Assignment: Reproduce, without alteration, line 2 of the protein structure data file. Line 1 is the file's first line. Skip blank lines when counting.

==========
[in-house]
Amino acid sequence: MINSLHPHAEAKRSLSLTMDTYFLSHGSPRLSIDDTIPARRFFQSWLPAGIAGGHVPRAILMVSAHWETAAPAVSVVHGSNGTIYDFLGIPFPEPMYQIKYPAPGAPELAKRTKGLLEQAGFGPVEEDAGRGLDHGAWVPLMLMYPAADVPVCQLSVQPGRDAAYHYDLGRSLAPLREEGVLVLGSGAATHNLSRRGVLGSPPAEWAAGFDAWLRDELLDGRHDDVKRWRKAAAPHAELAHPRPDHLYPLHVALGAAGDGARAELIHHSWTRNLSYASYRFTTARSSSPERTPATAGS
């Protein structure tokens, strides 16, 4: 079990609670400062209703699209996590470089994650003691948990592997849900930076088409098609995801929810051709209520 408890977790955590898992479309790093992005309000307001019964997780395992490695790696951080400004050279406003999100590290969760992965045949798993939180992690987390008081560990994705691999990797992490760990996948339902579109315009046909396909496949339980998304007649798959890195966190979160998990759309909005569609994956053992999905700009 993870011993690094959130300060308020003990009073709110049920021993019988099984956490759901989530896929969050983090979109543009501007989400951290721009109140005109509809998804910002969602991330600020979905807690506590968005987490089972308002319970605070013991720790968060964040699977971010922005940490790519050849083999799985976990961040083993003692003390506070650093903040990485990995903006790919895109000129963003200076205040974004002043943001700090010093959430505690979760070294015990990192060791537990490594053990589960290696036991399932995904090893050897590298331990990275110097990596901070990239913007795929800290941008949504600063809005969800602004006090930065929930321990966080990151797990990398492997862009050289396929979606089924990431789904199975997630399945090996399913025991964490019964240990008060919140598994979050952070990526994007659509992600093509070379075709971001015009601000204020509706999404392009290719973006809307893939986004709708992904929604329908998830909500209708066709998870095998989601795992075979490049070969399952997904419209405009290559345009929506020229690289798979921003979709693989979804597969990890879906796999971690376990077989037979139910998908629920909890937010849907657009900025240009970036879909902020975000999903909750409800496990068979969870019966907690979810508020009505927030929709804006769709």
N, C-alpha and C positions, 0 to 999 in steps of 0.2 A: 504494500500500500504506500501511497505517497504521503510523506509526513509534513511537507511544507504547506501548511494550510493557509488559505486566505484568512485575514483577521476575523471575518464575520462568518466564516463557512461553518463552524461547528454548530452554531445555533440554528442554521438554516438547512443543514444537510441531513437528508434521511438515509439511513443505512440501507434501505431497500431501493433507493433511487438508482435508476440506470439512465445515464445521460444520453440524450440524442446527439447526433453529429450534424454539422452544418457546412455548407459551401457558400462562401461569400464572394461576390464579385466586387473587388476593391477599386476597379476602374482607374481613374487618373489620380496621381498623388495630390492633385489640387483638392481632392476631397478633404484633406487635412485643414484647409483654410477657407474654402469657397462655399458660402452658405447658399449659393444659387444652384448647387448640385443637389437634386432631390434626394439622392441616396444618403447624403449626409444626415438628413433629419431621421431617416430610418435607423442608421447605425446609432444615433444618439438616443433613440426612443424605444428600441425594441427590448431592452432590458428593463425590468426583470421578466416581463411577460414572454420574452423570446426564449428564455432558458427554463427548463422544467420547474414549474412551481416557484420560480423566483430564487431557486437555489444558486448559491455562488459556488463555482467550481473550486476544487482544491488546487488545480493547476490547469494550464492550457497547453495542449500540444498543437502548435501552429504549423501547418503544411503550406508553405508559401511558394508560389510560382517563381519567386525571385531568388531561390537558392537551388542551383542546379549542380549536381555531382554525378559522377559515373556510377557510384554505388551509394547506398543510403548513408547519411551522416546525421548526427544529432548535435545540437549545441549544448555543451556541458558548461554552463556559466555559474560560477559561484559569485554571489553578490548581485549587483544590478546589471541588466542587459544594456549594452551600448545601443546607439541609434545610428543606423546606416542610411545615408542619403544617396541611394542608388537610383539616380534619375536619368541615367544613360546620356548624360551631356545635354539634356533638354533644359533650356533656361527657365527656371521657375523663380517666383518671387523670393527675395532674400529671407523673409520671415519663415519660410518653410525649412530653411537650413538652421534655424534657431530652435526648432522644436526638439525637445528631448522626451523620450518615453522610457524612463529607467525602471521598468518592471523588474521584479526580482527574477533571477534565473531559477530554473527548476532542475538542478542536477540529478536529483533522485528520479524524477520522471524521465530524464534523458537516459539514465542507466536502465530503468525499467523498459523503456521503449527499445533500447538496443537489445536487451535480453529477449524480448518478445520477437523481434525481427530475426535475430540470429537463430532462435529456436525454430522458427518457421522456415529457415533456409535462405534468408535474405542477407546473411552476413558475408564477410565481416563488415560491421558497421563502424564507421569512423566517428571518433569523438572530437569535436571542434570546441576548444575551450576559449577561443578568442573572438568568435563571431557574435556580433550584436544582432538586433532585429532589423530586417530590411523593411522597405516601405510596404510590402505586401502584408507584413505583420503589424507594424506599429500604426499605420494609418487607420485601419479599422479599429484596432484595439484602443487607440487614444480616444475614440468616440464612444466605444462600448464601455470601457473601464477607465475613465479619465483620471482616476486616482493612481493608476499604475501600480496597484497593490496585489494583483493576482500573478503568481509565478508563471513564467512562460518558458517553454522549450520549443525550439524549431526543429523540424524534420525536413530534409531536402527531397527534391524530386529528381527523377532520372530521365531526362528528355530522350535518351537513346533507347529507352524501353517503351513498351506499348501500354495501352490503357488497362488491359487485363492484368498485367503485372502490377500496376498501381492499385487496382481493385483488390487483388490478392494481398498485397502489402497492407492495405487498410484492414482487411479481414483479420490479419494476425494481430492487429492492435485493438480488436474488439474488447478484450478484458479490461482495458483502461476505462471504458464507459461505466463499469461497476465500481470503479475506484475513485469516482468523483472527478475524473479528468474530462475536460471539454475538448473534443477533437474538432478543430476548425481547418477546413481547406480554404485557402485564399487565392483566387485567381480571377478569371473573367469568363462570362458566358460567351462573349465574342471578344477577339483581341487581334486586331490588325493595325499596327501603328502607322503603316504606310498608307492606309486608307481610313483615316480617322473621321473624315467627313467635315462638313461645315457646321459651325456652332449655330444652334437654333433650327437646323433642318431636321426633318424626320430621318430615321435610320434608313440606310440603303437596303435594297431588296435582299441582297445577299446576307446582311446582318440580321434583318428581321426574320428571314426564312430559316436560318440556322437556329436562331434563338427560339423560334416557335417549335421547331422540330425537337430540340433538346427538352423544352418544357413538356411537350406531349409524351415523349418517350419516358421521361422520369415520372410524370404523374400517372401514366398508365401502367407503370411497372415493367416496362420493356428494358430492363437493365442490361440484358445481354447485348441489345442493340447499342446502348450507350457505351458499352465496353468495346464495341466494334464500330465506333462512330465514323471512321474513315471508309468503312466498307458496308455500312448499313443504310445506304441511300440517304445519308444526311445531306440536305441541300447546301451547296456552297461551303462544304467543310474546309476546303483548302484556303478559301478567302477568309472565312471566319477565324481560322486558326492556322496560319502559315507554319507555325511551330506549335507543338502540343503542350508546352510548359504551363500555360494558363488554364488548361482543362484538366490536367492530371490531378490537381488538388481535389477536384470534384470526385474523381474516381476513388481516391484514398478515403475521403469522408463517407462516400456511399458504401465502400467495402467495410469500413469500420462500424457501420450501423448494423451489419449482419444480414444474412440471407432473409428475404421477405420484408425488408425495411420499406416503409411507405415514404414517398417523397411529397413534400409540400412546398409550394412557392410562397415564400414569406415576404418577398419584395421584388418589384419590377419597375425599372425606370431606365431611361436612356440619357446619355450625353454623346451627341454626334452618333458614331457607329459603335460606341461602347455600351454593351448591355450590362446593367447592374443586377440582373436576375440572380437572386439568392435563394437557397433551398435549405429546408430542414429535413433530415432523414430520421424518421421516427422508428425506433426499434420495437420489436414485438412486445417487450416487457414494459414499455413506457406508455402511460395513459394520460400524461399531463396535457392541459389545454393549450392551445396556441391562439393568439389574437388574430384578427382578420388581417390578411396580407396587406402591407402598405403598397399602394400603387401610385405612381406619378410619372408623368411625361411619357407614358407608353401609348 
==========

Amino acid sequence: MINSLHPHAEAKRSLSLTMDTYFLSHGSPRLSIDDTIPARRFFQSWLPAGIAGGHVPRAILMVSAHWETAAPAVSVVHGSNGTIYDFLGIPFPEPMYQIKYPAPGAPELAKRTKGLLEQAGFGPVEEDAGRGLDHGAWVPLMLMYPAADVPVCQLSVQPGRDAAYHYDLGRSLAPLREEGVLVLGSGAATHNLSRRGVLGSPPAEWAAGFDAWLRDELLDGRHDDVKRWRKAAAPHAELAHPRPDHLYPLHVALGAAGDGARAELIHHSWTRNLSYASYRFTTARSSSPERTPATAGS